Warnings about cesium demonstrate difficulty of getting questionable ingredients off market

By Hank Schultz contact

- Last updated on GMT

©Getty Images - serggn
©Getty Images - serggn

Related tags: cesium, Cancer, New dietary ingredient, New dietary ingredients, Regulation

The US Food and Drug Administration has sent warning letters to five supplement companies about the sale of cesium chloride products, which the Agency said present significant health risks. The products have been a concern for several years.

Most cesium products are sold as cesium chloride, though other salts of the element have also been on the market.  FDA has said that most consumers who use cesium products are apparently seeking alternative modes for treating cancer. But no cesium chloride products have been approved for this use, the Agency said.

Products have been subject of at least two warnings

At least twice in recent years FDA has warned consumers and healthcare professionals not to use or dispense cesium products.  In 2018 the Agency warned health care professionals about the products​, saying that they present a significant risk of causing dangerous heart arrhythmias.  Cesium chloride has the side effect of disrupting the blood’s potassium homeostasis.  Adequate potassium levels are crucial to normal heart function.  On Feb. 5, 2020 the Agency repeated the warning​, adding consumers to the target audience.

“Multiple clinical case reports and non-clinical studies show significant safety concerns related to the use of such products, including potentially fatal cardiac arrhythmias, hypokalemia (low potassium), seizures, syncope (fainting, unresponsiveness), and death,”​ the Agency warned.

“Cesium salts, such as cesium chloride, are sometimes promoted as alternative treatments for cancer.  Cesium salts have never been proven to be safe and effective to treat cancer or for any other use.

“While it appears that few dietary supplements containing cesium salts are currently on the market, consumers should be aware of the risks associated with them and should avoid purchasing and using such products,” ​the FDA warning letter concluded.

The five warning letters are structured similarly in that they all hinge on cesium chloride’s status as a New Dietary Ingredient for which no notification is on file.  The Agency went on to say that it is unlikely a notification would be successful in that there is no evidence of the safety of the ingredient;  quite the contrary.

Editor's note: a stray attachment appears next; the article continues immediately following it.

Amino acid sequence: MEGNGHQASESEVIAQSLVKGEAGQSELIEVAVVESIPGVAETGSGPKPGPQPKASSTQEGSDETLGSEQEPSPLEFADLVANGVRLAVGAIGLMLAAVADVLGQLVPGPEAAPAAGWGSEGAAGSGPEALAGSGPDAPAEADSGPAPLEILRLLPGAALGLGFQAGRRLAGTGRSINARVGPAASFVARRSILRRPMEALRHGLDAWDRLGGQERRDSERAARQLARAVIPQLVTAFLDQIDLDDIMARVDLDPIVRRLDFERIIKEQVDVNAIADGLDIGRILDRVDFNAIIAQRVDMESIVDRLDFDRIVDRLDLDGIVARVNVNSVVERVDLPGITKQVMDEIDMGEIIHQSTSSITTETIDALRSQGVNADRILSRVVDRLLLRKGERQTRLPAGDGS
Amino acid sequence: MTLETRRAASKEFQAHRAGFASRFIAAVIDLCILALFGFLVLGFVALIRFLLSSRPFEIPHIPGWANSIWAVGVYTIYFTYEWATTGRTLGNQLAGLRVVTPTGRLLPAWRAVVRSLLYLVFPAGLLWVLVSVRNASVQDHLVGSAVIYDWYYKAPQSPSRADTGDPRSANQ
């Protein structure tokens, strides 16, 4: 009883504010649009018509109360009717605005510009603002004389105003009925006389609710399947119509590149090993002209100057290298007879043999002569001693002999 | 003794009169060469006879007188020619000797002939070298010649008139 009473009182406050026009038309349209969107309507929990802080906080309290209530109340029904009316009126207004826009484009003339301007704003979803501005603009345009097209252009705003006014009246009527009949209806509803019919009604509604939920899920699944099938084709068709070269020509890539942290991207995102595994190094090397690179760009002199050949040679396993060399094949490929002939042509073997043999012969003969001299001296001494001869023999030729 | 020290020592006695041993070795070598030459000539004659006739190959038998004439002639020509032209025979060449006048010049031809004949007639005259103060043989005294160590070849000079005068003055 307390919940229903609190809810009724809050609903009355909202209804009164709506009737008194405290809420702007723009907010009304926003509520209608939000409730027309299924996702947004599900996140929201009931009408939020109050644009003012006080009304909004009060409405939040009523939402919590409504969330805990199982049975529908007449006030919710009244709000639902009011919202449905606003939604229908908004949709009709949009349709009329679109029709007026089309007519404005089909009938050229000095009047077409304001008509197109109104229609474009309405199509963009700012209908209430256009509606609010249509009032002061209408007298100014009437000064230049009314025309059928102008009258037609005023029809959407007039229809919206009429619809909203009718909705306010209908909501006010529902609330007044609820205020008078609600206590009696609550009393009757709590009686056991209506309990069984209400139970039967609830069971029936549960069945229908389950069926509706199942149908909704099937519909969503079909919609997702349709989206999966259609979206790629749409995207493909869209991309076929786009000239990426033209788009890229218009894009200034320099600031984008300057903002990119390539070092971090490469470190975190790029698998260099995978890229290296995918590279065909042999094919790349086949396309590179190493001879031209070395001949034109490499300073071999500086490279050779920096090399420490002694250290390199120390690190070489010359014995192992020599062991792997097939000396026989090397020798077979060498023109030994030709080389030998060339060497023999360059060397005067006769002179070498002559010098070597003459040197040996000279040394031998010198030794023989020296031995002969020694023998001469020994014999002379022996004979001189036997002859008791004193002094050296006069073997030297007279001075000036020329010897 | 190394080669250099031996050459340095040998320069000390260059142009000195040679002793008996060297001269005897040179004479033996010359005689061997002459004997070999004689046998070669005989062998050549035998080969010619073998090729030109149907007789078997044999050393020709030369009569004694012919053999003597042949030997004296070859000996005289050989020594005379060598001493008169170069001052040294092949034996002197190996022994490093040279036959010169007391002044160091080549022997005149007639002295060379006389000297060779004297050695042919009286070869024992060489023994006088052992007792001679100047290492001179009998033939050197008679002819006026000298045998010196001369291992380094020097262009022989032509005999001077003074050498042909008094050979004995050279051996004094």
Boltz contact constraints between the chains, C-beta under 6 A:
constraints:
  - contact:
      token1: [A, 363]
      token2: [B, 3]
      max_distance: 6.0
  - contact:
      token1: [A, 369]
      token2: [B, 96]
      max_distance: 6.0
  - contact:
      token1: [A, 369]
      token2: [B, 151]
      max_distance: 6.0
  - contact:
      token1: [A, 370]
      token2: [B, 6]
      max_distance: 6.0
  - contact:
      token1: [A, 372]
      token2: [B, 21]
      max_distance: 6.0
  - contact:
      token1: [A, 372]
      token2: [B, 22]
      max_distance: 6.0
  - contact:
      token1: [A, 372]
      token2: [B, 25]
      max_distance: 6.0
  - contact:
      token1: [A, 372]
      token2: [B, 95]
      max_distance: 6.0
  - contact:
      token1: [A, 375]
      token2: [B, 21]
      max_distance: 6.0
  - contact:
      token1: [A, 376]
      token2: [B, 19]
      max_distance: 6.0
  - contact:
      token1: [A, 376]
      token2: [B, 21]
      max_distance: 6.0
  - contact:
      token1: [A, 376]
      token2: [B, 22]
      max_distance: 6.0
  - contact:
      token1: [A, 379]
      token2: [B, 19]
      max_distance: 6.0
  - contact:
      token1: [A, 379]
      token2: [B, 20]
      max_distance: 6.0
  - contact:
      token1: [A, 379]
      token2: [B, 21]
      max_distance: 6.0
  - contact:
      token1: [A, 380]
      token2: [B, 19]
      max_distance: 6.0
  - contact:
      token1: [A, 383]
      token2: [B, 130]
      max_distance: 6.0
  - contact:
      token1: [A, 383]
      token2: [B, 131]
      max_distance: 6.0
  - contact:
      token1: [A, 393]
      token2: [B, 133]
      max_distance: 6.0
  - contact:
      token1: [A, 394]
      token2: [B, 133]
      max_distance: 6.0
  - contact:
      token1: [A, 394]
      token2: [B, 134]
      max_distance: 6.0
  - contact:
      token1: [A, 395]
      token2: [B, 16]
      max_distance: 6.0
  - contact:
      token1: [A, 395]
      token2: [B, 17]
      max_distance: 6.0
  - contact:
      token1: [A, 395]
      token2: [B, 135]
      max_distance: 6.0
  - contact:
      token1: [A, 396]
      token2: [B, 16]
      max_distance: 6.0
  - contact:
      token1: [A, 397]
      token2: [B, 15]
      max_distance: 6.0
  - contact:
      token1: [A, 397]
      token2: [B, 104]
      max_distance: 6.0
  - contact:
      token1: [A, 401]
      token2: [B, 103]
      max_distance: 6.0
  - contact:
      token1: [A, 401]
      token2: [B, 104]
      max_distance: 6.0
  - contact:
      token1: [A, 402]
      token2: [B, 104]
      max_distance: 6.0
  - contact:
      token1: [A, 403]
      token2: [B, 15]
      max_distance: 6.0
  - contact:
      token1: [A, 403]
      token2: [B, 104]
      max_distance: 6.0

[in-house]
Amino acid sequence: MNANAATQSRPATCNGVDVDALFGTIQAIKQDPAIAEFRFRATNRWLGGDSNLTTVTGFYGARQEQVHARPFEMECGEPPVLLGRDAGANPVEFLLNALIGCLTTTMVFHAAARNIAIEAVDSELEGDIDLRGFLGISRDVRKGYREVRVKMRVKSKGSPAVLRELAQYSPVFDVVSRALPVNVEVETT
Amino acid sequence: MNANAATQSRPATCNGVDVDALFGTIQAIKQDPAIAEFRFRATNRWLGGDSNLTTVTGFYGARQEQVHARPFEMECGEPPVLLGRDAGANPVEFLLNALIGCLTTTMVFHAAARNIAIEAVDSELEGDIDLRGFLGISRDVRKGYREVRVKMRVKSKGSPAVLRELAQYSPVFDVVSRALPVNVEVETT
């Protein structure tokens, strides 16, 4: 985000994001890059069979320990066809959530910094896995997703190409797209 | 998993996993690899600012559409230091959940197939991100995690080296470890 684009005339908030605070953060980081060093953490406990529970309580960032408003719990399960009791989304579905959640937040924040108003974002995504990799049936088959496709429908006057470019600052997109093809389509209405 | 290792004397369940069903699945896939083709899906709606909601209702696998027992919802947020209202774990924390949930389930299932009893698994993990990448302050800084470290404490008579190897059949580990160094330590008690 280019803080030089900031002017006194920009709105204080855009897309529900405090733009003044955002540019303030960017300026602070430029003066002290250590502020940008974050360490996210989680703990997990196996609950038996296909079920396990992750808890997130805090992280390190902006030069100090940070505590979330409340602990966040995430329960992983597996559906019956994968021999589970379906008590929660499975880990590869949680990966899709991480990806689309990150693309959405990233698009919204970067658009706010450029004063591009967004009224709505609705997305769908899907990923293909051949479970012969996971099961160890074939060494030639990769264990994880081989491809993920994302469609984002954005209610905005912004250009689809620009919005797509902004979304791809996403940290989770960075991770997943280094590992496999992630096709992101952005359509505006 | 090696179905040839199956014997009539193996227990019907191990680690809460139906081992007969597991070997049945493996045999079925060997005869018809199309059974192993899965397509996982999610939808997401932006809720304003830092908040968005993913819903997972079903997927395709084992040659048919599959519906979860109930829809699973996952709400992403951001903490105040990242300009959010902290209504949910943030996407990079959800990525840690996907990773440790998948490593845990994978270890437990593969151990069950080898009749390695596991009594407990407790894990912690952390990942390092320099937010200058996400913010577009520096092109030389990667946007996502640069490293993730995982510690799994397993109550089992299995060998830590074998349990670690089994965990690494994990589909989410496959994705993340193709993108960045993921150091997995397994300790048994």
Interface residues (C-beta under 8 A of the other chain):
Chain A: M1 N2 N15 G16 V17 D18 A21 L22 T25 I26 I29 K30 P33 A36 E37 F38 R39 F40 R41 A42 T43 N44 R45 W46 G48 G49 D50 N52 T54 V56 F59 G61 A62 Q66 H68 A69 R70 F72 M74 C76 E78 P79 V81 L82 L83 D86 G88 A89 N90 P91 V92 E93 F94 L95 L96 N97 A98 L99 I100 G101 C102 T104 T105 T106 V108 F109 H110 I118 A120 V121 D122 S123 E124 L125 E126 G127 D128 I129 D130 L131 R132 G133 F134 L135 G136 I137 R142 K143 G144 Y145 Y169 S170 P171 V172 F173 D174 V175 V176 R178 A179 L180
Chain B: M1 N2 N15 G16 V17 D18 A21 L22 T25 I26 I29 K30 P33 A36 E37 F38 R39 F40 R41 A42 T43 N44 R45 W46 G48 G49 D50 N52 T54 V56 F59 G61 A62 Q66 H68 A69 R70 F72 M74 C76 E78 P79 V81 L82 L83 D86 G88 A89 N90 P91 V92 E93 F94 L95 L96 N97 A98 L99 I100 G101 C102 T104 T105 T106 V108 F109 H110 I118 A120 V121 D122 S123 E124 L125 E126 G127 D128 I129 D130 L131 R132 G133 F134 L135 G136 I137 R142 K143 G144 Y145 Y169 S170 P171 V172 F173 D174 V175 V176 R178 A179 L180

FDA seen as barrier to best products

Frank Lampe, principal in the consulting firm Frank Lampe and Associates who has had long experience in the communications end of the natural products industry, said ingredients like this tend to have long market half lives, even when FDA actively seeks to remove them from commerce.  He said there is still a portion of the industry that seems to believe that only by working in contravention to FDA can the most efficacious ingredients and products be created.

“There is a cadre of people out there who believe that the only way to create health is to work around FDA and to try to stay under the radar so that they can make the products they strongly believe have health benefits,”​ he said.

UNPA: Freedom demands vigilance

Loren Israelsen, president of the Natural Products Alliance, said while some critics of the industry might point to this cesium chloride episode as an example of toothless enforcement, he believes it actually demonstrates the system working as it should.

“This is an example of the system working as envisioned.  If it’s not an ODI or an NDI with a notification or a clear GRAS recognition of some sort, FDA says, take it off the market.  It’s a simple mechanism, not complicated,” ​Israelsen said.

“The conundrum under DSHEA has always been that the goal was to create an open market so that consumers would indeed have a broad range of choices while at the same time knowing that at the outer spectrum there would be products that perhaps shouldn’t be on the market.  The price of this freedom is constant vigilance,” ​Israelsen said.

Israelsen also cautioned against assuming that a more restrictive regulatory regime would necessarily be a cure all for keeping questionable ingredients off the market.

“Even in countries with a ‘tighter’ regulatory structure, these kind of products show up.  The market gets it to market without regard to the regulatory system,” ​he added.

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